I did not expect to win at Old Trafford. Even when we got to the final day. Bowling the Aussies out to order is not been our strong point, and their tale has wagged more than their front end. That said I was very impressed by the maths done by Vaughan on the declaration. Yes, it would have been a record breaking final innings if Australia had beaten us, but despite scoring well it was always slightly out of reach. We maximised bowling time without ever putting ourselves in danger of losing. This kind of captaincy seems to be at the heart of England’s resurgence. Confidence and cleverness.

Last week on Test Match Special there was much talk of the most exciting finishes ever, after England’s two run victory. Not much was made about how exciting a well fought draw can be. But what yesterday reminded me of was test series, Ashes series even, of the Nineties where getting a heroic draw was the highpoint for England. It is not a situation Australia have been used to, and while they got the draw, the fact that the final day required a lot of effort for a neutral result will sap them. The crippled mouse may yet find a mouse sized, manga style robotic power suit…

Celebrity “BBC Talking Point”

Do You SeePost a comment • 243 views

“The former Nine O’Clock News presenter told the Radio Times: “Life is lived in accordance with women’s rules” and men are now merely “sperm donors”.

His views are to be screened in a new channel Five series Don’t Get Me Started! which gives some of the UK’s leading opinion-formers a chance to sound off on the issues they feel most strongly about.”


DUSTY SPRINGFIELD – “You Don’t Have To Say You Love Me”

Popular24 comments • 6,170 views

#213, 30th April 1966

How to deal with a great voice? It’s a pleasant problem for an arranger, but a problem all the same. Nowadays the answer is often tied up in a wider question – how do you market a voice as great? For every imaginative answer there’s a boutique of off-the-peg settings to choose from – the ‘Nelson Riddle’, the ‘Muscle Shoals’ – which can reinforce the claims of a new voice as inheritor of past genius.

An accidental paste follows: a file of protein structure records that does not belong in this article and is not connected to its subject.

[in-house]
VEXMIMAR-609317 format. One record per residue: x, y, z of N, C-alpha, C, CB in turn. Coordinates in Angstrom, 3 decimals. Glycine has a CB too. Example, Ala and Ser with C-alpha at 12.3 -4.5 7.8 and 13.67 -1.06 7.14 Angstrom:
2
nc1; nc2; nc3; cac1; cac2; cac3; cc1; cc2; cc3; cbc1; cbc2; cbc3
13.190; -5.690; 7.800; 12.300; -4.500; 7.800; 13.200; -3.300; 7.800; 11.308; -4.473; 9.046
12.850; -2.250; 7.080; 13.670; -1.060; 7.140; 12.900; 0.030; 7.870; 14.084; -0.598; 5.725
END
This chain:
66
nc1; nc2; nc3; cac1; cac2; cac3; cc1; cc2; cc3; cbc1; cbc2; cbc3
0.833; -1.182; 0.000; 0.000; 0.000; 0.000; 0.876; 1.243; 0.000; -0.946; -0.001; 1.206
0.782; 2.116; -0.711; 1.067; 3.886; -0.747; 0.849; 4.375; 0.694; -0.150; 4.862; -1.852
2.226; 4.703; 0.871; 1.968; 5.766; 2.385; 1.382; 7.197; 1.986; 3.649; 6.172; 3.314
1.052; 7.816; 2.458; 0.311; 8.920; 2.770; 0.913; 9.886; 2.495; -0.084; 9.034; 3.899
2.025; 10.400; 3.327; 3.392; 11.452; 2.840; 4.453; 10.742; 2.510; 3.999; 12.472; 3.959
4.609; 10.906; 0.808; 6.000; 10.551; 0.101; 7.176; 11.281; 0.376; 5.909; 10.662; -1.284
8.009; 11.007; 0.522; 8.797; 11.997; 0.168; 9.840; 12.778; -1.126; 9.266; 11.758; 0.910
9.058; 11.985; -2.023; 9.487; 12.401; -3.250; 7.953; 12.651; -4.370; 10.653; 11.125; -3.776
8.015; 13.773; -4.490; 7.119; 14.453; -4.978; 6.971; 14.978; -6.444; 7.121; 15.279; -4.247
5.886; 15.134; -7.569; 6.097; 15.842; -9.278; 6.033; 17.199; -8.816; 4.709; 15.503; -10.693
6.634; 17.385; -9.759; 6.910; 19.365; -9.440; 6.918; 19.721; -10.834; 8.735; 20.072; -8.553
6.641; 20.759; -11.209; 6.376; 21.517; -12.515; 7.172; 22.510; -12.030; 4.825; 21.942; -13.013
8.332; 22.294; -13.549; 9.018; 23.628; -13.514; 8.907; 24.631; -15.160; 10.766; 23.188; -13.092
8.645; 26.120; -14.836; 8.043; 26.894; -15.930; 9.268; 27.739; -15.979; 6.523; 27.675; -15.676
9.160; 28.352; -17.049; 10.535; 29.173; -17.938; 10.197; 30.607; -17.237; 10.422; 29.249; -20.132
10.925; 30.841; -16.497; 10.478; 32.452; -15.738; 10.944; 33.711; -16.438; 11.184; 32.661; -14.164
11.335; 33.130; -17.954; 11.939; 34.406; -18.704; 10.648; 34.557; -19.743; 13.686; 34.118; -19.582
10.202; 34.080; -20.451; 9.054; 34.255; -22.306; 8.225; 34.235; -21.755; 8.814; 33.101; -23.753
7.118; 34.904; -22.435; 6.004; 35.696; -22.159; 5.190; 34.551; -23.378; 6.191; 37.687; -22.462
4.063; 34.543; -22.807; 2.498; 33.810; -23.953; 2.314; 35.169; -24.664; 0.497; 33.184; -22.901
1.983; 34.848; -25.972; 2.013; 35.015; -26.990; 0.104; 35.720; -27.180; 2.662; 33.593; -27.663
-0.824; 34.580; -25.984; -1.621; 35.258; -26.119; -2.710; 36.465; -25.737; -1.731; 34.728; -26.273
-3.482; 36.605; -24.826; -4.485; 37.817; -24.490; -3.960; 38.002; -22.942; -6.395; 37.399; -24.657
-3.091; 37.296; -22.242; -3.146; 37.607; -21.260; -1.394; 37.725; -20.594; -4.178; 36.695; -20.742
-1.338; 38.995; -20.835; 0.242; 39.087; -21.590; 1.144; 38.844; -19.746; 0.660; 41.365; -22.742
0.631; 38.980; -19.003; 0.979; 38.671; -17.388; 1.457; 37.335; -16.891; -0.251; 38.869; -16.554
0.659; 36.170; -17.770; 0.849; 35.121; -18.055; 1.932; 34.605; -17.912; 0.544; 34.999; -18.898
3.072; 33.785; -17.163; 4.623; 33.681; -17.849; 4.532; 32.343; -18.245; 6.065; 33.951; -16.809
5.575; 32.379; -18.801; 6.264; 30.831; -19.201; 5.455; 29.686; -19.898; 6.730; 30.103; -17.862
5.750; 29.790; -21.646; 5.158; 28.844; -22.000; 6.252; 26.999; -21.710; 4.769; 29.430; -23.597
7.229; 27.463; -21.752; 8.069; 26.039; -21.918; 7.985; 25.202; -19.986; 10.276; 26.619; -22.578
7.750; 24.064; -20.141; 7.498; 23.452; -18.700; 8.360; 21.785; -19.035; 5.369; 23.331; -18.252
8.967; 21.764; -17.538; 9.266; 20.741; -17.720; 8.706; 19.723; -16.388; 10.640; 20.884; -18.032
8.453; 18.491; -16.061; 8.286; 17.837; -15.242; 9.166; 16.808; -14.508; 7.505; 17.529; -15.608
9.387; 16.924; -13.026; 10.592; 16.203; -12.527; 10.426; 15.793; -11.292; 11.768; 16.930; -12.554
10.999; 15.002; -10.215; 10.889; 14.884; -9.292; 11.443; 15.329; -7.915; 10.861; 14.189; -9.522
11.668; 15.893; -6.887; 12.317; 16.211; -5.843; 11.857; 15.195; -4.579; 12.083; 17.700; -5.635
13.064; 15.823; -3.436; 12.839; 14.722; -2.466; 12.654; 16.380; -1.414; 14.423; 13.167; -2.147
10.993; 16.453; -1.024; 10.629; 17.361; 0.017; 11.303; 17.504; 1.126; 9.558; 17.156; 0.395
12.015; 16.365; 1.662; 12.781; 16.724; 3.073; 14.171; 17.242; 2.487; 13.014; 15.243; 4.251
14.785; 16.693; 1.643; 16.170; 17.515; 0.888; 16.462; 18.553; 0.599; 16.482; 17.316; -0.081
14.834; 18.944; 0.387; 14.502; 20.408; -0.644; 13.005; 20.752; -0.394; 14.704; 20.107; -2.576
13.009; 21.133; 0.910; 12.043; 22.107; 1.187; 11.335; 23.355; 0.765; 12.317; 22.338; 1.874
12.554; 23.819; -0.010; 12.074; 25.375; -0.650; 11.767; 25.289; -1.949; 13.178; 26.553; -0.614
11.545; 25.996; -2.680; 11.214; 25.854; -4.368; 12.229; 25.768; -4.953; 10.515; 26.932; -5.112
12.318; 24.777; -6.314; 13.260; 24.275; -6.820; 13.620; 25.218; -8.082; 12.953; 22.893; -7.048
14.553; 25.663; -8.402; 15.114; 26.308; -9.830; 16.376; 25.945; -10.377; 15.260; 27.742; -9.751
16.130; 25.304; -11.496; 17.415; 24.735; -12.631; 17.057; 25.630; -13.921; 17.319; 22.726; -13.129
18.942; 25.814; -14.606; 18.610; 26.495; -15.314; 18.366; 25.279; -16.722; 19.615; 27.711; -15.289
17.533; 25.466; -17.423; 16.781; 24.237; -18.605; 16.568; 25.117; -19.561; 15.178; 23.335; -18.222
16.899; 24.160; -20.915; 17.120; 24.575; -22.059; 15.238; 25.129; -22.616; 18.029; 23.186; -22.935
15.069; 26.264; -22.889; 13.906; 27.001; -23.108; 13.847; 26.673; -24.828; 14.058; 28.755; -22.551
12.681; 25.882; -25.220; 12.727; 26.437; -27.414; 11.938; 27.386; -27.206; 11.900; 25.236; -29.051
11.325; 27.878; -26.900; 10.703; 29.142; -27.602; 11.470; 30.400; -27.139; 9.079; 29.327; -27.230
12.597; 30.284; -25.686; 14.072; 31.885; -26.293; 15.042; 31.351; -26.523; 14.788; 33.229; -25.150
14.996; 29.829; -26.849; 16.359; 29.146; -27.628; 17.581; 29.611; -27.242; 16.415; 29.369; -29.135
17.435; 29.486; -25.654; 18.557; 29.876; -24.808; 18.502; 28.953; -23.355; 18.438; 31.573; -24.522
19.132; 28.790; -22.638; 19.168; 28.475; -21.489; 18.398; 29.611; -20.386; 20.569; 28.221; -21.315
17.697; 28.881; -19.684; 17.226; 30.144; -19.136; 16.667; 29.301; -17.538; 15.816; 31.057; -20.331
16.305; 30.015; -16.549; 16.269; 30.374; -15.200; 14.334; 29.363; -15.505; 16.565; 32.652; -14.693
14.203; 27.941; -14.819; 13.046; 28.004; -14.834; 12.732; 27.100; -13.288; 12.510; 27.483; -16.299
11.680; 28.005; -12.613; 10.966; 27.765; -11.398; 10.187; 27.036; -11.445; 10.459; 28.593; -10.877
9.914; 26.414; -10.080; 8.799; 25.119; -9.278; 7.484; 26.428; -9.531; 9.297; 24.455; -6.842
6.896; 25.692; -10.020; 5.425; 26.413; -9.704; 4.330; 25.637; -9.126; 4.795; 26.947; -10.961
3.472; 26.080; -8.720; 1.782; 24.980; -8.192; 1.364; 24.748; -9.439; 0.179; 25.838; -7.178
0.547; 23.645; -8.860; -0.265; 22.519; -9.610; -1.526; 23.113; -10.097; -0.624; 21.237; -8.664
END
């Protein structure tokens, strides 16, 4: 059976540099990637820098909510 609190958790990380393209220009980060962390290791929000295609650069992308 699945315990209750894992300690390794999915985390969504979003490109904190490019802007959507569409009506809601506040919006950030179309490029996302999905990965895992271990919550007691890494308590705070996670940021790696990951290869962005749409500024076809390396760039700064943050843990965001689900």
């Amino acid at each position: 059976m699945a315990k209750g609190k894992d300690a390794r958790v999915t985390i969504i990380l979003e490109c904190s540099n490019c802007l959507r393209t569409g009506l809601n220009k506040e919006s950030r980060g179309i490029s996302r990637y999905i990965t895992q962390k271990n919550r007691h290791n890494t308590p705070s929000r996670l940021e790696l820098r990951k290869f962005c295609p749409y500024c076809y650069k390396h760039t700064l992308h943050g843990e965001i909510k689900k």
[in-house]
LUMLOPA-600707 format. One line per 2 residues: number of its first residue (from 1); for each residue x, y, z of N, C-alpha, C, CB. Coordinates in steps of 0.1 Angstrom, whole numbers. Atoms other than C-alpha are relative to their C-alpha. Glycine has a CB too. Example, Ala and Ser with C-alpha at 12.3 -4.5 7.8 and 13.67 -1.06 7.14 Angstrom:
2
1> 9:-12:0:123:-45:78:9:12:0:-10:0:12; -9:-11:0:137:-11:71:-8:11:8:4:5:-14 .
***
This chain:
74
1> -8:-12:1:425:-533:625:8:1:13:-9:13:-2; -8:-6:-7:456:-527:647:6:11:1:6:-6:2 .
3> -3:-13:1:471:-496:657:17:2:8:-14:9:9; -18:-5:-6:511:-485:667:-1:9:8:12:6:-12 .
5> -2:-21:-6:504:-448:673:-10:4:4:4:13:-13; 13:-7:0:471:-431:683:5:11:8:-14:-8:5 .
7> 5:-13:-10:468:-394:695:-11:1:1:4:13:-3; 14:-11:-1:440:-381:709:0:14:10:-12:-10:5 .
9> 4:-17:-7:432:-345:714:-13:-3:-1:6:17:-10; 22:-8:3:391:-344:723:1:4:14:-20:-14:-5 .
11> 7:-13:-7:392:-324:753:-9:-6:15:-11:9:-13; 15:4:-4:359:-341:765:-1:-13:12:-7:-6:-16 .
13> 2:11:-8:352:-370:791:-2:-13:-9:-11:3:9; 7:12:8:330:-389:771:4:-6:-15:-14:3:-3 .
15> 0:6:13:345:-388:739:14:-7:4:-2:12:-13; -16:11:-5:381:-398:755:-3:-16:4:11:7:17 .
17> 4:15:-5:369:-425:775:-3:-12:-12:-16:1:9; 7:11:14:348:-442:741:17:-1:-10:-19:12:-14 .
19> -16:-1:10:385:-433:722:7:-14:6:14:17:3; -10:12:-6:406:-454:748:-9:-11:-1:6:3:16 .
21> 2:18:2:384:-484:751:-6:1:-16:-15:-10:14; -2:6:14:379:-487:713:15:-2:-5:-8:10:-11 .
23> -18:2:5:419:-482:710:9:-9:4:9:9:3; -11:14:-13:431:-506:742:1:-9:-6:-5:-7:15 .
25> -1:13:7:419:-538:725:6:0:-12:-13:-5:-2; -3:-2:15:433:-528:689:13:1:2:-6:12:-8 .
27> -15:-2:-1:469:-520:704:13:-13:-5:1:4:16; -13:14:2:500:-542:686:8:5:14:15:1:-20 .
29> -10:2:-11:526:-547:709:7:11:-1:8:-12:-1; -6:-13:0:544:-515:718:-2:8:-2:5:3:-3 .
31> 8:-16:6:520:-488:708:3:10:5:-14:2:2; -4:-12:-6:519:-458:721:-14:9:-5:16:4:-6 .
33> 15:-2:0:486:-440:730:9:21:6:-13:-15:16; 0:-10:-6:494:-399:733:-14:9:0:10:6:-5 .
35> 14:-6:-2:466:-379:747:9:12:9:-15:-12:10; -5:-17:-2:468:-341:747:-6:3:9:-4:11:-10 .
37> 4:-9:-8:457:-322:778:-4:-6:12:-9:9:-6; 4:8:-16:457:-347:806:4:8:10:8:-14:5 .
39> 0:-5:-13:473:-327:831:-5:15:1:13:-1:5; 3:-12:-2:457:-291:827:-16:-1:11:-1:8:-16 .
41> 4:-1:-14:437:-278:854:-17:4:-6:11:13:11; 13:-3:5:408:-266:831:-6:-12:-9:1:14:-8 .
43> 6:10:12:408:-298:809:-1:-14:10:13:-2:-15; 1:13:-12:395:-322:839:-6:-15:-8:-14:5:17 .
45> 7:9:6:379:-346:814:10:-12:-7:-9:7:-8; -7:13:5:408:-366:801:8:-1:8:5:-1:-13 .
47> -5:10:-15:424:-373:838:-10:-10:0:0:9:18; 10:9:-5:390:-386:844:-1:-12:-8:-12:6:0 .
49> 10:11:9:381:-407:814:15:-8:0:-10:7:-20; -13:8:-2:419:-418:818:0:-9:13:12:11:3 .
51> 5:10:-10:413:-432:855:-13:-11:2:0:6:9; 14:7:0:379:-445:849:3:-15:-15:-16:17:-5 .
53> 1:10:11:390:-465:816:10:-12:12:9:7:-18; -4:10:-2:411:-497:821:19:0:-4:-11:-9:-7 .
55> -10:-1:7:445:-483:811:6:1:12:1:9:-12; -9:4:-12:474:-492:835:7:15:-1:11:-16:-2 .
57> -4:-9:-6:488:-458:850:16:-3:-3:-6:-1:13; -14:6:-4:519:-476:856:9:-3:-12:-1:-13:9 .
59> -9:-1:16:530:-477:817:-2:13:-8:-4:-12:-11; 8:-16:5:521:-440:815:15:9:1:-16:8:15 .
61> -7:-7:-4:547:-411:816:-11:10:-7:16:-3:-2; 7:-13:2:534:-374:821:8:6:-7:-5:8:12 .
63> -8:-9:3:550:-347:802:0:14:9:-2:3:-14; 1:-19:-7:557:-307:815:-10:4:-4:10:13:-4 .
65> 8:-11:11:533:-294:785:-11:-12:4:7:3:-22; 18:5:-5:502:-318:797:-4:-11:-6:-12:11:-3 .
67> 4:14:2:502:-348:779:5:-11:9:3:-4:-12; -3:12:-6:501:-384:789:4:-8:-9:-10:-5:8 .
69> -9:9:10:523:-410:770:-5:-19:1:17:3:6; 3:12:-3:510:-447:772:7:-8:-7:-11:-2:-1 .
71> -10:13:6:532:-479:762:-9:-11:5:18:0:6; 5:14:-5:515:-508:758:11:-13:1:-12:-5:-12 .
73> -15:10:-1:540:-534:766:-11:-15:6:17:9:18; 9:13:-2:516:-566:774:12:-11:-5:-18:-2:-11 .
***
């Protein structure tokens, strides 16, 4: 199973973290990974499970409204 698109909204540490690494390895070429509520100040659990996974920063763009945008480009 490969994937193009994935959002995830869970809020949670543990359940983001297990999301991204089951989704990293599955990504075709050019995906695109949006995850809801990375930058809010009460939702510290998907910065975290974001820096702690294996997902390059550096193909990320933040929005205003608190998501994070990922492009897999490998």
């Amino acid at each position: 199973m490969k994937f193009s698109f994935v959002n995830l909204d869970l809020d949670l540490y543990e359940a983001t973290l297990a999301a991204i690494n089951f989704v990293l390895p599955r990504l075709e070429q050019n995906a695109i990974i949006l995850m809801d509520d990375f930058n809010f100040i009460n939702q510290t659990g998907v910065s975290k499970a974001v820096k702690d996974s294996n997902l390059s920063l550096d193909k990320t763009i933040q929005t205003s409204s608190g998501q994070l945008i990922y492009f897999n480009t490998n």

But that was now, and this is 1966, and a voice like Dusty Springfield’s finds itself not in the care of a pop heritage industry, but in the hands of Scott Walker’s hitmaking arrangers, who know just what it takes to get a ballad to the top. Strings, volume, and then more strings, and greater volume. And it worked. But does it work?

When I sat down to write this I thought that maybe vulnerability was a speciality of Dusty Springfield’s. (And I’m no expert, by the way – a hits album, Dusty in Memphis, a handful of lovely MP3s, those Pet Shop collaborations…I’m not on first name terms.) “You Don’t Have To Say You Love Me” is a vulnerable song, alright – in fact, it’s abject. Treat me however you like, it says, my love for you is unconditional. But I don’t like the song. I appreciate it, I could fumble towards an analysis of Dusty Springfield’s impeccable performance, and yes, she sells the song. But it lacks…. what, exactly?

The song brings to mind another Dusty Springfield song I know, “Breakfast In Bed”, where she sings “Breakfast in bed, and a kiss or three / You don’t have to say you love me”. Same words, different weight: despite being a cheater’s song, it’s healthier, more joyful, more intimate. And it makes me realise that it’s intimacy, not vulnerability, that I prize in Dusty Springfield songs. Moments of contemplation, stillness, the solitude of one or two. “Windmills of Your Mind”, of course, but also the still-life “I Think It’s Gonna Rain Today” and her marvellous interruption in “What Have I Done To Deserve This?”

There’s no intimacy in “You Don’t Have To Say You Love Me”. There can’t be: intimacy is the very concession the singer is having to make, the thing she is offering to give up for the sake of simple presence. But there’s also no room for intimacy – the production, all effect and bluster, makes sure of that. It’s a curious decision – in a song about powerlessness, demand power from your singer. Dusty Springfield could do powerful, of course, but it’s a shame she had to this time.

Blog Rendered Pointless By Thread

Blog 7Post a comment • 1,087 views